Call for entries: The 2017 Enterprise Architecture Awards

Has your organization rolled out an enterprise architecture initiative that resulted in substantial business benefit? Then enter to win!

Call for entries: The 2017 Enterprise Architecture Awards

Now in its eighth year, the InfoWorld/Forrester Enterprise Architecture Awards has become a proud tradition. Each year we choose five organizations with EA practitioners who have successfully led IT and business to a successful reorganization, a major boost in efficiency, a new digital business initiative, or changes of similar magnitude. Often winning EA projects have multiple, complementary benefits.

You’ll find that this year’s entry form offers plenty of room to describe the objectives, implementation details, and effects of your EA initiative. The deadline for submitting entries is June 30, 2017; award winners will be announced in September. There is no cost to enter. If in the process of filing an entry you have questions, feel free to contact me for clarification.

I've found that the winners’ stories can provide a rough template for transformational change. For example, in last year’s Enterprise Architecture Awards, we described Humana’s efforts to create a future-state architecture with processes and services that were shared across the organization as the business diversified. The shared services model is a common thread running through many transformational initiatives today.

In my own experience over the past couple of years, I’m struck by the way enterprises of all stripes have effectively become software development houses. It’s no longer revelatory to observe that internally developed software has become vital across most organizations, from customer-facing web and mobile apps to specialized line-of-business applications.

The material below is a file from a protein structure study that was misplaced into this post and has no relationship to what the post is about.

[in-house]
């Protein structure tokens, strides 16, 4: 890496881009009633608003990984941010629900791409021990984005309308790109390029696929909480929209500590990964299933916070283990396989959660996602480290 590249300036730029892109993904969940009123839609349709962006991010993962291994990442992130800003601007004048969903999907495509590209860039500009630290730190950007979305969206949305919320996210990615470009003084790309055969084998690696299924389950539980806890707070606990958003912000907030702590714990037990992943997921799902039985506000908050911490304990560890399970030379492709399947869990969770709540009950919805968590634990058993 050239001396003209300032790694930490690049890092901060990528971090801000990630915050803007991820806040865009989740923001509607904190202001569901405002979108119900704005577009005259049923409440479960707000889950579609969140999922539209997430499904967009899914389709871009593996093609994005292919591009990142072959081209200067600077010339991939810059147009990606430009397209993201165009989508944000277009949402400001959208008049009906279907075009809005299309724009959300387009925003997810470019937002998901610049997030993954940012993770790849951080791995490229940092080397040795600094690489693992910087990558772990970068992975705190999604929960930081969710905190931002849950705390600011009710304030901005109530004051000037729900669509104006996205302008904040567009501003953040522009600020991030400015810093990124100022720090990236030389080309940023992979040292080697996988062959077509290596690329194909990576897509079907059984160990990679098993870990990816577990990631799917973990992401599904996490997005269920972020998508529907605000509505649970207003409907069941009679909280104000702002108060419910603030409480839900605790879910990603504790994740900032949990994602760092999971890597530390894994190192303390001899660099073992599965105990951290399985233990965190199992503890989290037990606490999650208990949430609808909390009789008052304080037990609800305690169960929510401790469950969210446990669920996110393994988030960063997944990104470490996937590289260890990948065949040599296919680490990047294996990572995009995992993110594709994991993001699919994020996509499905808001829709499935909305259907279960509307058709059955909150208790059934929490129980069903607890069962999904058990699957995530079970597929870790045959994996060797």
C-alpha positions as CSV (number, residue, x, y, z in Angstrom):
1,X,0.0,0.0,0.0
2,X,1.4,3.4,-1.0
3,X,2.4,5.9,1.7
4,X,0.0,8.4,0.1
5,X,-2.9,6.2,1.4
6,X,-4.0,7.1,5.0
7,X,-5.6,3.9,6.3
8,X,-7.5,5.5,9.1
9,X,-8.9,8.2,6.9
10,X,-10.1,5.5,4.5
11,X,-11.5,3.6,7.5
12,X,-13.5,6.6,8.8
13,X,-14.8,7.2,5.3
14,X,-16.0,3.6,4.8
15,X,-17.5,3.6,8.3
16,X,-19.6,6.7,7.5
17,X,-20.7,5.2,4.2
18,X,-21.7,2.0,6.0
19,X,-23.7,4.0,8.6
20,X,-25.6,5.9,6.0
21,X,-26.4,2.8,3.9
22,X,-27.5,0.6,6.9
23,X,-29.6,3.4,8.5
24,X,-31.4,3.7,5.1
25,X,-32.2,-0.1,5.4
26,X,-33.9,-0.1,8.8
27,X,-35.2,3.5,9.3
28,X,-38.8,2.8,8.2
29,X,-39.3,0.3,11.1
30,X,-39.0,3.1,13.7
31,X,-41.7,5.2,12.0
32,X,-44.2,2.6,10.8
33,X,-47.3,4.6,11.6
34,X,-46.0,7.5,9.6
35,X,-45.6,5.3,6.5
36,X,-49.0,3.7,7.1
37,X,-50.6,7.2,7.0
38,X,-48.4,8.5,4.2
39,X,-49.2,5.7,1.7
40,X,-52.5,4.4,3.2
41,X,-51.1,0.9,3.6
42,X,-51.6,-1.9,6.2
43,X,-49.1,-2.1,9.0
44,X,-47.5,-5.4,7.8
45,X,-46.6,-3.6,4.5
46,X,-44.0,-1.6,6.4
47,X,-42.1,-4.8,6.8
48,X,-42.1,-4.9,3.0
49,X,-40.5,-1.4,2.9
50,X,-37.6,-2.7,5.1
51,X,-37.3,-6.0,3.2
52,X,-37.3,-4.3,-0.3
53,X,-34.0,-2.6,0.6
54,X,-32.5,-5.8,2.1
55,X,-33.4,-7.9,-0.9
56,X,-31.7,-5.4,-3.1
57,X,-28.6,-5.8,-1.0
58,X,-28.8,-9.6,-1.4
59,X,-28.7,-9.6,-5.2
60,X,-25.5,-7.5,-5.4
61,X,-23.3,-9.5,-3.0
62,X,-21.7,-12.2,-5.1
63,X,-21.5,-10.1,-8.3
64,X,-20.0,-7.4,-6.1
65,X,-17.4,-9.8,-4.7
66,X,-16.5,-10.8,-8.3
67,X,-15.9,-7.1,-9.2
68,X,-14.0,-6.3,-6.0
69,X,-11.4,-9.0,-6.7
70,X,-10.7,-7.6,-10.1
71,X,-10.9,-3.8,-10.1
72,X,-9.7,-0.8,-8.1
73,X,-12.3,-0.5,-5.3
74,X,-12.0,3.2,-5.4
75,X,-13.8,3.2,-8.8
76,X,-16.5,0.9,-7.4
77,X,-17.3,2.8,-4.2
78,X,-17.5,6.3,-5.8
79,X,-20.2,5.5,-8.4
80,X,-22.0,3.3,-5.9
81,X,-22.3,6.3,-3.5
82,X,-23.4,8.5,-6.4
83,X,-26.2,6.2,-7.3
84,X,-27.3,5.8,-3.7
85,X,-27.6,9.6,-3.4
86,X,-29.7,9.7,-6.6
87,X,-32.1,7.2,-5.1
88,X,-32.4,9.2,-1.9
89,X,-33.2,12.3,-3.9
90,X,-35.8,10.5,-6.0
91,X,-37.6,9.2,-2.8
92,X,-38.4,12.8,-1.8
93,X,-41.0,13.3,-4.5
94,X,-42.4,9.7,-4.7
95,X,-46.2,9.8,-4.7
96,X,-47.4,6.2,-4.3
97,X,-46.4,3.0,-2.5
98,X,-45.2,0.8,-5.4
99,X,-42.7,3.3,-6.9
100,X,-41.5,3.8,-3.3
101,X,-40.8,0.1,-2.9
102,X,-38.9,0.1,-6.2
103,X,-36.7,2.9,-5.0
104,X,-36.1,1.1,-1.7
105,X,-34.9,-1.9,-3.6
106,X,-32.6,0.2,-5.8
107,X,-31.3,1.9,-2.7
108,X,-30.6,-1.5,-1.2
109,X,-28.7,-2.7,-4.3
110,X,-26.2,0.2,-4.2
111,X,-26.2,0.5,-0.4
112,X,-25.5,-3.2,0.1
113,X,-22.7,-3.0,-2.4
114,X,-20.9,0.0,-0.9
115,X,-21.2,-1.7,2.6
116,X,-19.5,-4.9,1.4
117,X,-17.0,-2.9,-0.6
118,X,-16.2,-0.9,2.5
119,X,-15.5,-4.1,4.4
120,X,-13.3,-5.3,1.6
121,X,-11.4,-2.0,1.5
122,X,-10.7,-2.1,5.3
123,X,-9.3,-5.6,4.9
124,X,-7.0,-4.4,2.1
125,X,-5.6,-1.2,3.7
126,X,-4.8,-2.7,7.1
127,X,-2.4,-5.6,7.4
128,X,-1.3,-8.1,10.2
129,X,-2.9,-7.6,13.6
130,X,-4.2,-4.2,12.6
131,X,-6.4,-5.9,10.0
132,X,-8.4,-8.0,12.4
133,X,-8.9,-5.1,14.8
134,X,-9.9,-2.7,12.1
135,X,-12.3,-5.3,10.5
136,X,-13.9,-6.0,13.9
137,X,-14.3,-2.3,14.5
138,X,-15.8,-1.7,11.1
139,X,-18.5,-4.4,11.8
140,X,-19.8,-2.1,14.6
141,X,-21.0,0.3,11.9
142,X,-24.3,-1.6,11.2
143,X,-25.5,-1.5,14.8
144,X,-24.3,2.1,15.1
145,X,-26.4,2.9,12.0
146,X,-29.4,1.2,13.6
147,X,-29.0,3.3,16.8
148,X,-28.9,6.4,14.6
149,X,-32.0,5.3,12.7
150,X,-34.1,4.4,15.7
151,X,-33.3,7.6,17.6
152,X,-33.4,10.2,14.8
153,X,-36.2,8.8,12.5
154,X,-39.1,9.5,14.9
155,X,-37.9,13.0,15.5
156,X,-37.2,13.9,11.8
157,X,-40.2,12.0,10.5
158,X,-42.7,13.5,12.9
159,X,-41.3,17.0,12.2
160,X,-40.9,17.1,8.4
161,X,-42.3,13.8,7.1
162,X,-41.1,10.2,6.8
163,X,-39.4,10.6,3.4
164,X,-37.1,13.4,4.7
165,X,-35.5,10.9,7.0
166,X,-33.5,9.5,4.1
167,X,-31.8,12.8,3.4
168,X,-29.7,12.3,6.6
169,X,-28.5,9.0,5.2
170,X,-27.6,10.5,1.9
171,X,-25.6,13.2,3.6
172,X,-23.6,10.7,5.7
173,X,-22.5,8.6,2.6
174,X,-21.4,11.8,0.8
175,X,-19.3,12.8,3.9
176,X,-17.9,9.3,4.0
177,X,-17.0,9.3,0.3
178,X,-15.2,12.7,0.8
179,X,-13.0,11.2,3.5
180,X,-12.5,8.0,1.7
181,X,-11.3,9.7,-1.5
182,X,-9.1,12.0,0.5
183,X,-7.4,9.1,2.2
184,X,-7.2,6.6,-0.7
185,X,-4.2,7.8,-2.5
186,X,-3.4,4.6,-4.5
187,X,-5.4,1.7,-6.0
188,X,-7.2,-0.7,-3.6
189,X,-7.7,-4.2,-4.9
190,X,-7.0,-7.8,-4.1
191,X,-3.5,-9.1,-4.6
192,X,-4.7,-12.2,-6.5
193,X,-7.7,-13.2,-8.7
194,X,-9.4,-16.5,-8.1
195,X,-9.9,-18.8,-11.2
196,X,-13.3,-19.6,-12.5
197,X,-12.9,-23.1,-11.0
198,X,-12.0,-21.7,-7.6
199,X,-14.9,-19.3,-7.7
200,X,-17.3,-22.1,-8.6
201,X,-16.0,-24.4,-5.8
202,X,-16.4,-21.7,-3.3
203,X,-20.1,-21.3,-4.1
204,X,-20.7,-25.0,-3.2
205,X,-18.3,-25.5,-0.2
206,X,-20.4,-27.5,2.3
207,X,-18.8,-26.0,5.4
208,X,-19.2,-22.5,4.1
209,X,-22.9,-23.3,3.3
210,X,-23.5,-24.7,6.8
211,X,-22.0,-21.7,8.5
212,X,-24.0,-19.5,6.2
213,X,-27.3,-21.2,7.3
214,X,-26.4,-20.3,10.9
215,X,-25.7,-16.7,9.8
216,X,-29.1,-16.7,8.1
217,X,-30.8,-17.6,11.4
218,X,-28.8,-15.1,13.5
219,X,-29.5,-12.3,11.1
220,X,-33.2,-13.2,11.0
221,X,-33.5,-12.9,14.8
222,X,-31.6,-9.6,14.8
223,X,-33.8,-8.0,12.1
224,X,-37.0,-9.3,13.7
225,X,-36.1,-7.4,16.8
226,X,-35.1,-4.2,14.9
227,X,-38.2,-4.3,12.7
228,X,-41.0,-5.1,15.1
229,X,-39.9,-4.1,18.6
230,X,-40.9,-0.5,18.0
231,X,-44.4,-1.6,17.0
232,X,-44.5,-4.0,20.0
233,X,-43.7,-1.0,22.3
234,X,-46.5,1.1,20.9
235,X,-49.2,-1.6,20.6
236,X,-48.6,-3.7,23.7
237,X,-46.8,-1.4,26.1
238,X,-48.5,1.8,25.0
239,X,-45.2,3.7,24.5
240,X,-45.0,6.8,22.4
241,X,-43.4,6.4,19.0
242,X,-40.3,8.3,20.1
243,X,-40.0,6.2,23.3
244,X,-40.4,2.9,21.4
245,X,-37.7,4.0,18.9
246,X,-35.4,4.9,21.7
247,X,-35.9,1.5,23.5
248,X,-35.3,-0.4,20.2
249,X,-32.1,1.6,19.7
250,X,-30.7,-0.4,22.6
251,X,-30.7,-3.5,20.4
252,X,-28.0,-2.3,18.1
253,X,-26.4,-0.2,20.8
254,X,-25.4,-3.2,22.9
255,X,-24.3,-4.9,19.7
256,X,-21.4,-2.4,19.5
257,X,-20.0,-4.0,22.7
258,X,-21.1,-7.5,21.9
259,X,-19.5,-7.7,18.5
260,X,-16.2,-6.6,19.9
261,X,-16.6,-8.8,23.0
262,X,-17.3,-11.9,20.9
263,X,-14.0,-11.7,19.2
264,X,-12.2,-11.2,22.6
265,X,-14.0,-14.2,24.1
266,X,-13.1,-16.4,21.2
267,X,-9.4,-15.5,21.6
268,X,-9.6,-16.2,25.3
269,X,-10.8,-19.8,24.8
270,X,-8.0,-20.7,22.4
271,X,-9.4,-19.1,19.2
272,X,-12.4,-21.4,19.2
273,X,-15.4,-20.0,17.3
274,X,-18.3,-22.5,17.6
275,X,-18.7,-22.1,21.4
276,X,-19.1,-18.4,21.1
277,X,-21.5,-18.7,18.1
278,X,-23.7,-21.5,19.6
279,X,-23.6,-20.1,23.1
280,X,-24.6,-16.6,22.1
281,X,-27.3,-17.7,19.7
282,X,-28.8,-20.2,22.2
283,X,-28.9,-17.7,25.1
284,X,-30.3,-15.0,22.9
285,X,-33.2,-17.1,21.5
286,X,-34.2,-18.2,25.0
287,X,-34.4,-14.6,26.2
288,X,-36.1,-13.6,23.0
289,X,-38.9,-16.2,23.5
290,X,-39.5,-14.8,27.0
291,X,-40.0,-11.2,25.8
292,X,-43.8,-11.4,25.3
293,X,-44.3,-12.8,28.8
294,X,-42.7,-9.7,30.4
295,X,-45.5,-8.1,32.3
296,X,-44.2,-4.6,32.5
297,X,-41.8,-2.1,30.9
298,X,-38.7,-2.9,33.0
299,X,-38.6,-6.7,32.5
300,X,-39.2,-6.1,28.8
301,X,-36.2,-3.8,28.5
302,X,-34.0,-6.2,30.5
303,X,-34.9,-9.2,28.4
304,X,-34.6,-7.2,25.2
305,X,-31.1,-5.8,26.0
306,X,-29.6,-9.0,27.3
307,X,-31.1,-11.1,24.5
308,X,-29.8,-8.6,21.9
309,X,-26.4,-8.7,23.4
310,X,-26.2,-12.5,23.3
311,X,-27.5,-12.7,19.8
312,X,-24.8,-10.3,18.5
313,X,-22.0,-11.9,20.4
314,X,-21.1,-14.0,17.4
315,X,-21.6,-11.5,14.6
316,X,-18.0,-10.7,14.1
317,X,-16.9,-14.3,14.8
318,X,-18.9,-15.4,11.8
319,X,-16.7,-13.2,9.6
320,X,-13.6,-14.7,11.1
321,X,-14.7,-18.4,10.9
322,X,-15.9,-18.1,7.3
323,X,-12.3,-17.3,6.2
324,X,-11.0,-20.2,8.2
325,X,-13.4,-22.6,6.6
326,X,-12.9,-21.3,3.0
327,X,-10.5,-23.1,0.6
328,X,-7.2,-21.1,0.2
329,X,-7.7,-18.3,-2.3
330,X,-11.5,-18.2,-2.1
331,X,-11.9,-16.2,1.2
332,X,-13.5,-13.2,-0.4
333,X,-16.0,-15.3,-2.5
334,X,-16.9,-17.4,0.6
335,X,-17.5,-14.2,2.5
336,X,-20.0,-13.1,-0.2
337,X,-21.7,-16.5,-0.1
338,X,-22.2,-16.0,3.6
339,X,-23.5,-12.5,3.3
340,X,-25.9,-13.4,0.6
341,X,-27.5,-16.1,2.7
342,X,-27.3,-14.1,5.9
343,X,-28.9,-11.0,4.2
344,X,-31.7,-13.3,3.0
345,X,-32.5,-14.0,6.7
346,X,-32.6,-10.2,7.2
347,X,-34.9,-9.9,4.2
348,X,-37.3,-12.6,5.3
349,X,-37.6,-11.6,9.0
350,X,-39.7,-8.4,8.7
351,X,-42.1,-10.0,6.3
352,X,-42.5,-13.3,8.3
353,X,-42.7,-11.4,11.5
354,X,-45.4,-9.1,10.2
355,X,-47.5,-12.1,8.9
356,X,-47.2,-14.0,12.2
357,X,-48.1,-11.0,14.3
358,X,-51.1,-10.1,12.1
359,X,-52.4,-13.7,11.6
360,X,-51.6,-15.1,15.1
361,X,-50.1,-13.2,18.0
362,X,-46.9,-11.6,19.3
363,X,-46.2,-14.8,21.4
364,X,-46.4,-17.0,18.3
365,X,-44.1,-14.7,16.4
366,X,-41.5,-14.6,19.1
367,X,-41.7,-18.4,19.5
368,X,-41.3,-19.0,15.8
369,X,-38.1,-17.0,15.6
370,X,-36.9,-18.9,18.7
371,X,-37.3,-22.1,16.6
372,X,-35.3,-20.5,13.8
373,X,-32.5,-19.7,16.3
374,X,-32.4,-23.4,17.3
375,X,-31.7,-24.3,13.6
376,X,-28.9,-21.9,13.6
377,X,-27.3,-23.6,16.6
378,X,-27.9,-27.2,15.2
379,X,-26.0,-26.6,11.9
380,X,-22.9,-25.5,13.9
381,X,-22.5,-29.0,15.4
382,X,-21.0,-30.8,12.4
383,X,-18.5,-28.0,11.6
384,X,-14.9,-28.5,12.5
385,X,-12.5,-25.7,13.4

This trend has two parts: product development and product manufacturing. The former is benefiting more than ever before from a new crop of collaboration tools, such as Slack or HipChat, that helps organizations break down silos—an essential aspect of agile development, where constant feedback and faster iterations demand frictionless communication among far-flung groups.

"Product manufacturing" as it relates to software really amounts to another name for devops. Contrary to popular belief, devops is not about developers and operations people getting along. It’s about automating every phase of software delivery as effectively as possible—from testing to packaging to provisioning to securing to deploying to monitoring. The last of those, monitoring, has become especially important. Gathering application performance data and analyzing it has become crucial to determining how applications should be improved or replaced.

As my counterpart at Forrester, vice president and executive director Alex Cullen, says, some of the best of today's EA initiatives are "customer obsessed." For one thing, this gives EA (and IT in general) the opportunity to help generate new revenue, exploring fresh opportunities rather than merely focusing on running operations more effectively. EA practices are often in a position to lead such initiatives, given their mandate to integrate IT and business.

Does that sound like your practice? Or has your initiative reaped substantial benefits in areas you believe are equally important? If so, we invite you to submit your entry. Remember, June 30 may seem like a long way off, but the approvals and sign-offs required to publicly reveal details take a while in most enterprises. So start soon—we look forward to reading and evaluating your story.